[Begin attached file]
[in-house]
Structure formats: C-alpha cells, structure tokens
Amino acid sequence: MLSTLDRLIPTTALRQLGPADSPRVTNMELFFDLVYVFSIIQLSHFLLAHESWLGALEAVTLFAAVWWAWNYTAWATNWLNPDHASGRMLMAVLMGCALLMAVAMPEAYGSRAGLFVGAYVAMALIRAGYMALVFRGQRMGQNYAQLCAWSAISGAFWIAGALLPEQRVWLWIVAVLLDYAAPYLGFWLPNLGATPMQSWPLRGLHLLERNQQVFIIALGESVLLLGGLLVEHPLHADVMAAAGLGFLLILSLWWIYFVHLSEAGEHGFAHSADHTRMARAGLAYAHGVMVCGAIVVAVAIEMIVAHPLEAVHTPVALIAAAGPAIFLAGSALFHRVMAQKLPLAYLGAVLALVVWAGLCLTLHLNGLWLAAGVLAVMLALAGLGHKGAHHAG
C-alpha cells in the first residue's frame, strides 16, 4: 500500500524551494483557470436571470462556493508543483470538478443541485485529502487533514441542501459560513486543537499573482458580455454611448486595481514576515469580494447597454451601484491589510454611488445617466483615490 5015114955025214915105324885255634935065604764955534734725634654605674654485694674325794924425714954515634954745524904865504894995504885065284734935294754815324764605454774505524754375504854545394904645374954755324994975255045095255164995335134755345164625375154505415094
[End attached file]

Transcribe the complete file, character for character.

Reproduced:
[in-house]
Structure formats: C-alpha cells, structure tokens
Amino acid sequence: MLSTLDRLIPTTALRQLGPADSPRVTNMELFFDLVYVFSIIQLSHFLLAHESWLGALEAVTLFAAVWWAWNYTAWATNWLNPDHASGRMLMAVLMGCALLMAVAMPEAYGSRAGLFVGAYVAMALIRAGYMALVFRGQRMGQNYAQLCAWSAISGAFWIAGALLPEQRVWLWIVAVLLDYAAPYLGFWLPNLGATPMQSWPLRGLHLLERNQQVFIIALGESVLLLGGLLVEHPLHADVMAAAGLGFLLILSLWWIYFVHLSEAGEHGFAHSADHTRMARAGLAYAHGVMVCGAIVVAVAIEMIVAHPLEAVHTPVALIAAAGPAIFLAGSALFHRVMAQKLPLAYLGAVLALVVWAGLCLTLHLNGLWLAAGVLAVMLALAGLGHKGAHHAG
C-alpha cells in the first residue's frame, strides 16, 4: 500500500524551494483557470436571470462556493508543483470538478443541485485529502487533514441542501459560513486543537499573482458580455454611448486595481514576515469580494447597454451601484491589510454611488445617466483615490 5015114955025214915105324885255634935065604764955534734725634654605674654485694674325794924425714954515634954745524904865504894995504885065284734935294754815324764605454774505524754375504854545394904645374954755324994975255045095255164995335134755345164625375154505415094